Dad’s Passing

Mom and Dad in the 1940s Santa Monica CA.

Saint Patrick’s Day 2013.

My siblings and I headed down to the local Pickwick Irish pub for a great traditional meal of corned beef and cabbage. We drank until the well was closed to us. Then we all went home. I think dad would have appreciated this. He told me that often at funerals people always talk so ceremoniously about the deceased. They usually always would lie about how great a person was instead of how they really were, the real stories about how they really really were. So, this day at the pub was how my dad would have celebrated or grieved a dead friend or family member, by getting fucking drunk with his friends. As we sure Do-Wah Diddy did.

A bittersweet time.

The year 1942 Greer Garson was 31 when she hit it as an actress, a very mature time for a woman to make it big . I enjoy watching her films. I enjoy her strength, femininity, and intuitive strategic nature.  Watching Classic films is so comforting. The films are the same year after year but somehow change with time. It is a matter of perspective; a film viewed at 5 is understood differently at 55. It is movie magic and in times of grief and sorrow films bring comfort and friendship.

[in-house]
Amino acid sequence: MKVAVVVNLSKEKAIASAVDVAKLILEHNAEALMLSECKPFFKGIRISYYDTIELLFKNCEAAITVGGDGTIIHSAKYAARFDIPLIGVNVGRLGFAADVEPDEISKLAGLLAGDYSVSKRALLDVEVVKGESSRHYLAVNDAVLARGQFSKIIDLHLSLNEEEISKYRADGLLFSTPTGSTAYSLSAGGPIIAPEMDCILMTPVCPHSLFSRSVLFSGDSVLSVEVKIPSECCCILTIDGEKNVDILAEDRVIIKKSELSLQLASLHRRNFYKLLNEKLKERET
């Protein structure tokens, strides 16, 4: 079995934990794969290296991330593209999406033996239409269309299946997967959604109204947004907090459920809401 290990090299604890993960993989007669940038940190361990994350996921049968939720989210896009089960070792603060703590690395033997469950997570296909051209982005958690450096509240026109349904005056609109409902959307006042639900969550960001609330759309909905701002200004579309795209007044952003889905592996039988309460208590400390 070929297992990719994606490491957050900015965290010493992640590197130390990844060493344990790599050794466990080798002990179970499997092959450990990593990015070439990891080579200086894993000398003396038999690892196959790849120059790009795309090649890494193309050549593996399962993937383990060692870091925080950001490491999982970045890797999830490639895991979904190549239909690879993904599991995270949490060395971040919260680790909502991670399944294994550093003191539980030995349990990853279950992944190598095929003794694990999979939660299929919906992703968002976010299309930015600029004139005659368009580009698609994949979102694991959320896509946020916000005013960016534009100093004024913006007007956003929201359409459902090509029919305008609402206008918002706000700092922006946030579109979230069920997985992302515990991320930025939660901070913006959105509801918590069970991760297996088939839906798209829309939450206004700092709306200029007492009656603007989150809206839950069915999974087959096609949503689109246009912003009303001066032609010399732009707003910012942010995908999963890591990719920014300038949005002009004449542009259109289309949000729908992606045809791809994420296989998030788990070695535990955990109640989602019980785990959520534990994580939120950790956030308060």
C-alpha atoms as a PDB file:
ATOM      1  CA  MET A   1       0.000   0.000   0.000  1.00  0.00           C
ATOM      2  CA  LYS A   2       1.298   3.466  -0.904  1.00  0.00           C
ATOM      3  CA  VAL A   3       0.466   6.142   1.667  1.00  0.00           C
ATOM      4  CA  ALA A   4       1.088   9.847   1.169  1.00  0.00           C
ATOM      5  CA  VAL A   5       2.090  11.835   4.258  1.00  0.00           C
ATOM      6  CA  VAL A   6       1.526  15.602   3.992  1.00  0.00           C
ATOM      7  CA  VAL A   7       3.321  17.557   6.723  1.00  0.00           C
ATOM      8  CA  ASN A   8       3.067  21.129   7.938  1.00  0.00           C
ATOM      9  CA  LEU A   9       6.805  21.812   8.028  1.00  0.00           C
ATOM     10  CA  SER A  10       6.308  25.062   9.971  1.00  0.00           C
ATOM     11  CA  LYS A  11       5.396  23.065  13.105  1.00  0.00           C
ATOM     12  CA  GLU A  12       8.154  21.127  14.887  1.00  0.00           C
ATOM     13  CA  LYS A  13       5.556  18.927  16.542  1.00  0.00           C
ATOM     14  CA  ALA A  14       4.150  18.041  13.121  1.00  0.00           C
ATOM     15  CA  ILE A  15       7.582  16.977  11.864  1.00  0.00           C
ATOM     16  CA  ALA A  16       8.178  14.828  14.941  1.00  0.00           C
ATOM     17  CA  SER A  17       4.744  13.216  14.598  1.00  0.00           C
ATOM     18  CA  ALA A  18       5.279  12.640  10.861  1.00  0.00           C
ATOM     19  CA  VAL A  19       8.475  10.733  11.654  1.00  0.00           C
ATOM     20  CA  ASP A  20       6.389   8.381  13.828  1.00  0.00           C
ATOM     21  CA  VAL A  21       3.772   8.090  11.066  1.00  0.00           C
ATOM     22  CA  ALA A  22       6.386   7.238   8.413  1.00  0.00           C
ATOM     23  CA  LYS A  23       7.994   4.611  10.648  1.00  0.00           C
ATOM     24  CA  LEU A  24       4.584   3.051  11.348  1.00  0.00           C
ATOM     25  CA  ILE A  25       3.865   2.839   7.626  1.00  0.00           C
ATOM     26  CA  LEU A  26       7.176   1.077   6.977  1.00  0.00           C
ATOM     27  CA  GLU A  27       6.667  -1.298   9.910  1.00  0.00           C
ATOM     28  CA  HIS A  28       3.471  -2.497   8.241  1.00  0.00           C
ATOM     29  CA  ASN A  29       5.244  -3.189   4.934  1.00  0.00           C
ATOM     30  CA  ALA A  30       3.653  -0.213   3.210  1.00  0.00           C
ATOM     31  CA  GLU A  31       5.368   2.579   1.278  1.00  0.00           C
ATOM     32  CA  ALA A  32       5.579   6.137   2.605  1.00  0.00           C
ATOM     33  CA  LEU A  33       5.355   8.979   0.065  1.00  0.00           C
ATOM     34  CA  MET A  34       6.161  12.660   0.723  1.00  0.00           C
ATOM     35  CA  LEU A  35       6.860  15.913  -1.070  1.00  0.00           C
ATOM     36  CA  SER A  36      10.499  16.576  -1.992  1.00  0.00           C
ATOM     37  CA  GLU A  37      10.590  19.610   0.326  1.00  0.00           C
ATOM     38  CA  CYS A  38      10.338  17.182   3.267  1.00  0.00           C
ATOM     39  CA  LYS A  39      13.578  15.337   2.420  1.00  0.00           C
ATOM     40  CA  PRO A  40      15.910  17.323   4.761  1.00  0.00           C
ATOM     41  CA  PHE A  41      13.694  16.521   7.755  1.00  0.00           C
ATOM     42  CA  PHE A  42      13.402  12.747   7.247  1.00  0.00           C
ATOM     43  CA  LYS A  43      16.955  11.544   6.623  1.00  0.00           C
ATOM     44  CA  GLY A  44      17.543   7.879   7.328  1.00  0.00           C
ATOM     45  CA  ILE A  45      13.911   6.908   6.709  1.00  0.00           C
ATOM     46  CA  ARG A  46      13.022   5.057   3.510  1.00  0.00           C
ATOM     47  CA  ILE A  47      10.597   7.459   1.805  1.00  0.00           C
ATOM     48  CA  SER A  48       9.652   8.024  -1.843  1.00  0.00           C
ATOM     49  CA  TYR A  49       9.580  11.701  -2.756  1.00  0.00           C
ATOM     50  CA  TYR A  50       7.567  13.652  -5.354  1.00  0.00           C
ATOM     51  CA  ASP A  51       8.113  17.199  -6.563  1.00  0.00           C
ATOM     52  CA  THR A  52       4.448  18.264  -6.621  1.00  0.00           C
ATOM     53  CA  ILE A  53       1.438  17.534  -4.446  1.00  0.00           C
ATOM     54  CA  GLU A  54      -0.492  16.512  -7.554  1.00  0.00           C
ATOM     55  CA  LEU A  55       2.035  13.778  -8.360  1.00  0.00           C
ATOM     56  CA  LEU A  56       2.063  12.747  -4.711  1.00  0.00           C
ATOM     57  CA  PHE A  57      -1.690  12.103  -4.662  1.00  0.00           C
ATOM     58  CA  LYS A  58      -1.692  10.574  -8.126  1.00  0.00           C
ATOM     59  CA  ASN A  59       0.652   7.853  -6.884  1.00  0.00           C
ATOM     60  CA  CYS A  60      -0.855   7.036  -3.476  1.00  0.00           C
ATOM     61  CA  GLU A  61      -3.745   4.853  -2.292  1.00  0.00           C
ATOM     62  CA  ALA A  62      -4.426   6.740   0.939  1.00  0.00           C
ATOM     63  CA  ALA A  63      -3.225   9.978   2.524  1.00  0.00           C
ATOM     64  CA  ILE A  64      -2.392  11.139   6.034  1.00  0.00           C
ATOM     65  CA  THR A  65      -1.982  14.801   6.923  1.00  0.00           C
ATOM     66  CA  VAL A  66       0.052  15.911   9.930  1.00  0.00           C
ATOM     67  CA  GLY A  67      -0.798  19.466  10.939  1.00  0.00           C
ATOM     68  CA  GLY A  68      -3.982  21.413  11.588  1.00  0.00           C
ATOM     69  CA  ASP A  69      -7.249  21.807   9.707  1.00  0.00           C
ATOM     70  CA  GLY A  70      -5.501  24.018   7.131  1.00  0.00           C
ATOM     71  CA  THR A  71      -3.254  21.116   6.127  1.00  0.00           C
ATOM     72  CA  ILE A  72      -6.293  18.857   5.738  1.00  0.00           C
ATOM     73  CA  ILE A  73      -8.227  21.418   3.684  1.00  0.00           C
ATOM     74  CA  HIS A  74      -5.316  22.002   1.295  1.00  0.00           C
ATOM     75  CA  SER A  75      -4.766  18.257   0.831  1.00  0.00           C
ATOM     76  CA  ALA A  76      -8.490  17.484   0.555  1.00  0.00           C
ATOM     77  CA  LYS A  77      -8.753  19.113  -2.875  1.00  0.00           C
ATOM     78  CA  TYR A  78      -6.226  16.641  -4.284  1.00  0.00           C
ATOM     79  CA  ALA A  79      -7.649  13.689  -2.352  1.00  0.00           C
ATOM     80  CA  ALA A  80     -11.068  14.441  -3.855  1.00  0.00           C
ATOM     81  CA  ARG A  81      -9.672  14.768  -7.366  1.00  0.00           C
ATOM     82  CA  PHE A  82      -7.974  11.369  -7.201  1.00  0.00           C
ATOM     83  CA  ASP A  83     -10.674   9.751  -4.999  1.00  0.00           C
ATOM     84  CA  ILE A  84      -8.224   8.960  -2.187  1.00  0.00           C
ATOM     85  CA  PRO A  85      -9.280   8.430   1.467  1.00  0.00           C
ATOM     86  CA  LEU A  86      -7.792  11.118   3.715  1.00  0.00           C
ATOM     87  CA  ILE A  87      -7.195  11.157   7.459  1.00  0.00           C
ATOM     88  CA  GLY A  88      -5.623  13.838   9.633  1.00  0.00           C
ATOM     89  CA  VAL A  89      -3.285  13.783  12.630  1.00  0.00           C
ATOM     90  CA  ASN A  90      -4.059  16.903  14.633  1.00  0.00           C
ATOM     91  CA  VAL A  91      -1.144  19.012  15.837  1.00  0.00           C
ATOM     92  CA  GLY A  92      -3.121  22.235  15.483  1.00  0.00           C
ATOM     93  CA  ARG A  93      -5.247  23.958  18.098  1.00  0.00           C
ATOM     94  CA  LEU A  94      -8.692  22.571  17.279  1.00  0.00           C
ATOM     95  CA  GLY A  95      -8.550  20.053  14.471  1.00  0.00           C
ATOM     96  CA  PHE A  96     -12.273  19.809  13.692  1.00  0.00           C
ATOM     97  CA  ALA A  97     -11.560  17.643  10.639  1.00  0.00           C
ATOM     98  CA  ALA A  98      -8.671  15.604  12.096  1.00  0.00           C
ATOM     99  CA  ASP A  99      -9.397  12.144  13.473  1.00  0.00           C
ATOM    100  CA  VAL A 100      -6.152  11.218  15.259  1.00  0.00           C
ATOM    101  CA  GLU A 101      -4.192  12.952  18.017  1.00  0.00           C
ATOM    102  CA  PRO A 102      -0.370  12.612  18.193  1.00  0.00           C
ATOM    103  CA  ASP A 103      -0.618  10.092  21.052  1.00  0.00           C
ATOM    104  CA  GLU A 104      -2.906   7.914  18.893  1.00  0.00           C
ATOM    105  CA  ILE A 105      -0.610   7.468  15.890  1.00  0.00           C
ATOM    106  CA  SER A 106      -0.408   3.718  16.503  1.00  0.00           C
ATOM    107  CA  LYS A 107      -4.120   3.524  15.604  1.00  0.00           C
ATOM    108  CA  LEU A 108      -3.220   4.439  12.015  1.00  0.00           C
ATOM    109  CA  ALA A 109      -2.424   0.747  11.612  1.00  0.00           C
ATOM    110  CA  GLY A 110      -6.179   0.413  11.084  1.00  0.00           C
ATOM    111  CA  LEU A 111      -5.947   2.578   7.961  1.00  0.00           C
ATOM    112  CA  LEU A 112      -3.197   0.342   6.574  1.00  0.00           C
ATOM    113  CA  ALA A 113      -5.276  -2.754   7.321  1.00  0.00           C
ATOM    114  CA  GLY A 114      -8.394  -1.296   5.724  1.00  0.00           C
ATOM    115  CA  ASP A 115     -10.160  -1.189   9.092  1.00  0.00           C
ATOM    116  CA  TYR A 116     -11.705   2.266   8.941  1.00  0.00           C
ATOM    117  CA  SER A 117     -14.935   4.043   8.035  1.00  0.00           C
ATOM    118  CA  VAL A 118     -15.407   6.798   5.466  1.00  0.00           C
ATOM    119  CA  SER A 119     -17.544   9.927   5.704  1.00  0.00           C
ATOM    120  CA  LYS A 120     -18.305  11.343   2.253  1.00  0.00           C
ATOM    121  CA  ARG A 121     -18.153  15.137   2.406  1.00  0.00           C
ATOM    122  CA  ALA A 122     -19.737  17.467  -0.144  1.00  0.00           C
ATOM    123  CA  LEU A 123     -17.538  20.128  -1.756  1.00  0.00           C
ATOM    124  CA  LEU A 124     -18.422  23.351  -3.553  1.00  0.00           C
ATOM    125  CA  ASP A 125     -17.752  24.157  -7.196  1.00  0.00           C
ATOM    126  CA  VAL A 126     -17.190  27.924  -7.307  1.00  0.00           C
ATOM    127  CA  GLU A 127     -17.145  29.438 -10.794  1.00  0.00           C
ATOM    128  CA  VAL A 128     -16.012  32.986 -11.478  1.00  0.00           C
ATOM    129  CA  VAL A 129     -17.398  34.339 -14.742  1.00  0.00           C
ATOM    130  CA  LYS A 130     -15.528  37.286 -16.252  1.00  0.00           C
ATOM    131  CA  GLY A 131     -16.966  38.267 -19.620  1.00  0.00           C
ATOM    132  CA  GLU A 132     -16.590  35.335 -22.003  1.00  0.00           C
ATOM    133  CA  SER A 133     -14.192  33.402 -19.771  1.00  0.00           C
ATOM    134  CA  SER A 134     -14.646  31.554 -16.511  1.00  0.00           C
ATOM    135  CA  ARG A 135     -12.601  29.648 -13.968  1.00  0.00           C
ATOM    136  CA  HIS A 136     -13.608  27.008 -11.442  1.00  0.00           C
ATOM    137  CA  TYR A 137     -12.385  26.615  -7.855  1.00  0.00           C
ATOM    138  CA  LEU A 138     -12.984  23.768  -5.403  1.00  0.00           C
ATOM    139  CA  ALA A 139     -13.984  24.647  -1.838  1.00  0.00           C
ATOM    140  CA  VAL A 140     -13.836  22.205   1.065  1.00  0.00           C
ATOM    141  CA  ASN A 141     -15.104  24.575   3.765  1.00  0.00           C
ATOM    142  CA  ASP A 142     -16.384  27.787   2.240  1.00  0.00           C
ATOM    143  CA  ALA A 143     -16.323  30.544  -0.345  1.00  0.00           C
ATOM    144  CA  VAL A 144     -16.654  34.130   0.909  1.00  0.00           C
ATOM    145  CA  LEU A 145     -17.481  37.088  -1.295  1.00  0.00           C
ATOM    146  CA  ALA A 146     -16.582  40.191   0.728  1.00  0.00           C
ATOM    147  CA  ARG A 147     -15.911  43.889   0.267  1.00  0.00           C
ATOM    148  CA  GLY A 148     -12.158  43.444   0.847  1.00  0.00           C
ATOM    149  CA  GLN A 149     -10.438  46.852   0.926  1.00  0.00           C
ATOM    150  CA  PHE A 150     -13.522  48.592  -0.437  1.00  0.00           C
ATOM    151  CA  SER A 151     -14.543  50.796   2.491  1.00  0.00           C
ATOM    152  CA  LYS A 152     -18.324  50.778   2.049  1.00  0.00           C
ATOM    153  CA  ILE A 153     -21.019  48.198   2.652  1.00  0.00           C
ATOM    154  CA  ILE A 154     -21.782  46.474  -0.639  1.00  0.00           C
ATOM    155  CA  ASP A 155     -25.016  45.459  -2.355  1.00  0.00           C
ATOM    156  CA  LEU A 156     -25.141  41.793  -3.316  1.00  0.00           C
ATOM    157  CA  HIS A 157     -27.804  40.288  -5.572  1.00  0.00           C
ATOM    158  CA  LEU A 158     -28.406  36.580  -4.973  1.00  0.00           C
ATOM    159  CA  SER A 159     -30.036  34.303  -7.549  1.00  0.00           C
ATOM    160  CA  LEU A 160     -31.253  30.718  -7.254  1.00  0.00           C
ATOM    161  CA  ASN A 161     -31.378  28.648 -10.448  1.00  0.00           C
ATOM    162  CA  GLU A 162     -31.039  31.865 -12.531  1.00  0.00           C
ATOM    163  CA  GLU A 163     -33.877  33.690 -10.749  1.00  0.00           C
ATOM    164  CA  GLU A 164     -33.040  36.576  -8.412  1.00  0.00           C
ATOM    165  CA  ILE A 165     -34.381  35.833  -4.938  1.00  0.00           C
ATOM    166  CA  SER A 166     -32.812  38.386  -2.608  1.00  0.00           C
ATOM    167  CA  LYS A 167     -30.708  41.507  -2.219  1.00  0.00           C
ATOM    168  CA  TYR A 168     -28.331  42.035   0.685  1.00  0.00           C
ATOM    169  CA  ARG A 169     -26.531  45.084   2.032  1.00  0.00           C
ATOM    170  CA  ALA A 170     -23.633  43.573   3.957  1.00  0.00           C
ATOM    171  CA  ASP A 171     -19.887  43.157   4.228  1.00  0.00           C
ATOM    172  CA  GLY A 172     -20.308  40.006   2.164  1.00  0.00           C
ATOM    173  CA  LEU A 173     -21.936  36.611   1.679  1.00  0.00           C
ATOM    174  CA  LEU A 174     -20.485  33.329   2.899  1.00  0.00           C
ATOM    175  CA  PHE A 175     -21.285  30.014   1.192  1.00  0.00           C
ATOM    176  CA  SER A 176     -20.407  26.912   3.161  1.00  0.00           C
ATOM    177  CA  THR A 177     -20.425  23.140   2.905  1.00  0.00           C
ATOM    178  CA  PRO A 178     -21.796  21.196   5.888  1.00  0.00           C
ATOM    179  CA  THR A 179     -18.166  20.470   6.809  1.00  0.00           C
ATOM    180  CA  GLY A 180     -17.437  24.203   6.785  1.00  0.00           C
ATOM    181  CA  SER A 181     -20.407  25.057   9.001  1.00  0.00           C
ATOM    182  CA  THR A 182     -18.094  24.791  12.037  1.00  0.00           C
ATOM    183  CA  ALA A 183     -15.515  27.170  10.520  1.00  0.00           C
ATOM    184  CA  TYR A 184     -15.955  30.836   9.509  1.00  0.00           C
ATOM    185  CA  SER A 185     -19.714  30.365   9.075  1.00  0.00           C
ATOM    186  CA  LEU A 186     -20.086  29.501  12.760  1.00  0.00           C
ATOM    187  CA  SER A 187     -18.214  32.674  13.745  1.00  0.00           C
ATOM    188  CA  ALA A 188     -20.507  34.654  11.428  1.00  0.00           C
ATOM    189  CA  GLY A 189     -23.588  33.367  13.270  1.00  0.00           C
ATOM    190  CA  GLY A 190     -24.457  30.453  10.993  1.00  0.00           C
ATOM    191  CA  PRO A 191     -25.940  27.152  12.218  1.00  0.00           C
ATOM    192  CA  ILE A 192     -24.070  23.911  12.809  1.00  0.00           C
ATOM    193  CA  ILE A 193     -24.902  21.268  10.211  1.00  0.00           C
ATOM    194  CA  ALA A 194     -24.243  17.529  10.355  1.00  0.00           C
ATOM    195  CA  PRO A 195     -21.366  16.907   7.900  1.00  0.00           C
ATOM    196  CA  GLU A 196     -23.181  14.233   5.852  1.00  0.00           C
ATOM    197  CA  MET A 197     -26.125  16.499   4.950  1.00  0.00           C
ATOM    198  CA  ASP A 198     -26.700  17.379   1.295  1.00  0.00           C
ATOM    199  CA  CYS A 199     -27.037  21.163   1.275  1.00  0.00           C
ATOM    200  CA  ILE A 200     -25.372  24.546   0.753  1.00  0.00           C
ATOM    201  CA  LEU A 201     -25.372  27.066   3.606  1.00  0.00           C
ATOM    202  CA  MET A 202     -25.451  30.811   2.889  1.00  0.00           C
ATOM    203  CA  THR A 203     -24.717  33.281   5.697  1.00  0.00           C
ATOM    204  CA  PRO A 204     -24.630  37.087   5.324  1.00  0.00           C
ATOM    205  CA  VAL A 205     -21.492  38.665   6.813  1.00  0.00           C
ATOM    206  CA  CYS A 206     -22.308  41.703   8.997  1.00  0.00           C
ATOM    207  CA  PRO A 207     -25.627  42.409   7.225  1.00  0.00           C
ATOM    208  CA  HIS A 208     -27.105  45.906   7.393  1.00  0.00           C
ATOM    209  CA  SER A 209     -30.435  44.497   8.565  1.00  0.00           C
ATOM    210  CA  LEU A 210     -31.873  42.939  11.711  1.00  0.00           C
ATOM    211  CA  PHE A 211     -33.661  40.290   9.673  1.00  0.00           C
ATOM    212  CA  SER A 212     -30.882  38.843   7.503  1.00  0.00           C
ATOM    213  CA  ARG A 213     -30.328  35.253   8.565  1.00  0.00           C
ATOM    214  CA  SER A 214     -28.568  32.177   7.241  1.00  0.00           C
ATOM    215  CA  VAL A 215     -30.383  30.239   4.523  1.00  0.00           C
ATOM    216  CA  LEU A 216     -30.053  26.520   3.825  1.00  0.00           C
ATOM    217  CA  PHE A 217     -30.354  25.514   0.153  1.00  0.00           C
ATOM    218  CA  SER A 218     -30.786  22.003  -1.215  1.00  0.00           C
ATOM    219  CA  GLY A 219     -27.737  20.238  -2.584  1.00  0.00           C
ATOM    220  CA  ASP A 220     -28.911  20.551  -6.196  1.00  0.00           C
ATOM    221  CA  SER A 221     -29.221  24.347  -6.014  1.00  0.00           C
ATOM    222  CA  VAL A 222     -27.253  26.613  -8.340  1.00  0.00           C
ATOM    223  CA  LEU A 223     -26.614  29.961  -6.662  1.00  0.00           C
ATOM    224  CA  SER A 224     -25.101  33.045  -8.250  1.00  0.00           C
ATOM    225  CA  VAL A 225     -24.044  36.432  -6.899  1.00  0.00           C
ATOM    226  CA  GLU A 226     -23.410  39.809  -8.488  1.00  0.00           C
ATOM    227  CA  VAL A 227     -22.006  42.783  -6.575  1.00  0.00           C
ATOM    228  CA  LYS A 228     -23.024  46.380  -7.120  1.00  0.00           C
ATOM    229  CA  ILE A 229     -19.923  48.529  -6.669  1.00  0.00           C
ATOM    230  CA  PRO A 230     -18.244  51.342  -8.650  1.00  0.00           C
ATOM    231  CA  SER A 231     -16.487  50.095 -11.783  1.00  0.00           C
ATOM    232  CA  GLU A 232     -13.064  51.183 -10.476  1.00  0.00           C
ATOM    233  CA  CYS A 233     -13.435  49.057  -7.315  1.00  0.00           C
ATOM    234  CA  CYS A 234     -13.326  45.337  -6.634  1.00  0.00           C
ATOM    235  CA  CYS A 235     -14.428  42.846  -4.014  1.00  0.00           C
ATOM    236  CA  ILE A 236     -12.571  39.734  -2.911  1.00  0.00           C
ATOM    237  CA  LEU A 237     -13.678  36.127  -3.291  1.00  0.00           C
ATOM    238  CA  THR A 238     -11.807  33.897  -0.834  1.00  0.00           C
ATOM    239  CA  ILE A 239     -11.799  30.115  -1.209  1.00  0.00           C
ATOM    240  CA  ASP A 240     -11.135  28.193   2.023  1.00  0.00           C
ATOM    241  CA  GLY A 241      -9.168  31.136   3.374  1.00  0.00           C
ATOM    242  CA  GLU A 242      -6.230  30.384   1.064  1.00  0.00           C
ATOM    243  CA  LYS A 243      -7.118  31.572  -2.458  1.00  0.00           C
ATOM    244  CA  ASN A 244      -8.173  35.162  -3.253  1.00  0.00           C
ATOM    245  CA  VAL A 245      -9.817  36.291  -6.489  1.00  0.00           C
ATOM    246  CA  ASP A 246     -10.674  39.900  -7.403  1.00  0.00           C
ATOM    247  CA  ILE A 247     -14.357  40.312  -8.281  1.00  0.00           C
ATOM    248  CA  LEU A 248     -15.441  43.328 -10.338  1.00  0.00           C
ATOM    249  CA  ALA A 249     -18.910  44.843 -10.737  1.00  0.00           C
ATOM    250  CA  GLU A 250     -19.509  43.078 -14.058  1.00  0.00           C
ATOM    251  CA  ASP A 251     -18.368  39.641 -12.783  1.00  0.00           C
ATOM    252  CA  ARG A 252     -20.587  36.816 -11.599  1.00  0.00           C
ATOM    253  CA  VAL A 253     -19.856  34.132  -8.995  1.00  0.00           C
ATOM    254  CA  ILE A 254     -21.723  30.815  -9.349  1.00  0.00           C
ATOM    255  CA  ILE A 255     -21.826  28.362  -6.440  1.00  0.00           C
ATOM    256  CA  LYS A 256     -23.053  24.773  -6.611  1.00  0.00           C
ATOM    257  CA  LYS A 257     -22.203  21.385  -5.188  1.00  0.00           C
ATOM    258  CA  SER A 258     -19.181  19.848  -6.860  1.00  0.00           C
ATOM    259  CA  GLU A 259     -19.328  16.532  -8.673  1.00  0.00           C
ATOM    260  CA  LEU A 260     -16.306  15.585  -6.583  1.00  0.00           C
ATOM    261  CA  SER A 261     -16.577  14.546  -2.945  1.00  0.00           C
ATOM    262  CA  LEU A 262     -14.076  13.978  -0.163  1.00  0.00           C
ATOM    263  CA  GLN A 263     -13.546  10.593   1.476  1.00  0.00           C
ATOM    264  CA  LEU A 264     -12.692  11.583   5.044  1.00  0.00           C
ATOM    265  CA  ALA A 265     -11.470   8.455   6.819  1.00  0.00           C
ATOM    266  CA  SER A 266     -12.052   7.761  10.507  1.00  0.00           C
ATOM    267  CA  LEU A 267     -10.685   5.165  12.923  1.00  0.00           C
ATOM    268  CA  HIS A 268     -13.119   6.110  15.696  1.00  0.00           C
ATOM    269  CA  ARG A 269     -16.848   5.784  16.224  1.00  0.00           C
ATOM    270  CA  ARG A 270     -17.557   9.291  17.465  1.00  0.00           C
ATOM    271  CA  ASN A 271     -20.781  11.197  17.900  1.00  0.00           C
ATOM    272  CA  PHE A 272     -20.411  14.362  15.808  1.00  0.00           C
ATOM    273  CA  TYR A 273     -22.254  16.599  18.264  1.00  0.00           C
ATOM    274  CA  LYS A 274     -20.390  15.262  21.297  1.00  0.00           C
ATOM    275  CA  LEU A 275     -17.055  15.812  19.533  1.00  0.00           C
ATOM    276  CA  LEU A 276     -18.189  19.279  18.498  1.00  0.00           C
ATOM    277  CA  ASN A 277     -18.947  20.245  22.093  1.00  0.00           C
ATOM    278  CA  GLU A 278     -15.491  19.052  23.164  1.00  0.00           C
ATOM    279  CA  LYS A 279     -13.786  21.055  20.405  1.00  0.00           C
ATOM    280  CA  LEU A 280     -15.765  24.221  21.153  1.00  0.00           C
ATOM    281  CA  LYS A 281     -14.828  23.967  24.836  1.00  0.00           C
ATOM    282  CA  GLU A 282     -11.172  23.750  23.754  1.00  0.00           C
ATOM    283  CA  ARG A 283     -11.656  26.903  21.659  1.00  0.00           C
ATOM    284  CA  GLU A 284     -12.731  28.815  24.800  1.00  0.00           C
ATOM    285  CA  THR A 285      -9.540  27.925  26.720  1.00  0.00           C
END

Today is such a day where the line –up of films accentuates the durability of eternal grief, the motifs and archetypes of life and films.

A long night of seeming madness and then with a couple of button pushes the classic films begin at late morning and without even eyeglasses or coffee. Three Coins in the Fountain, Notorious and Dial M for Murder will embrace me today. Now an awake child of the cosmos I find my eyeglasses, coffee and make cabbage salad with bacon, red peppers, avocado, jalapeño, and dill-rye bread.


Unfortunately, the real focus of this little dilly-dally of a transforming short story is about three things.

Two songs, my dad and death. He died on Saint Patrick’s Day.

It was a week ago today that he passed. A nurse from hospice, three siblings, and myself attended as classical music played in the background. Intense and with a call to my heart. I asked my brother to change the CD,

“Put on that CD you got for Dad a few years back for his birthday or was it Christmas!?”

It was the best of Frank Sinatra. We watched Dad move into the eternal and listened with a pleasant release and sad joy.  In a moment of time between the song The Young at Heart and Three Coins in a Fountain, dad left us. I imaged him dancing away with the spirit of our deceased mother or maybe Greer Garson.

In her youth mother looked similar to Greer Garson.

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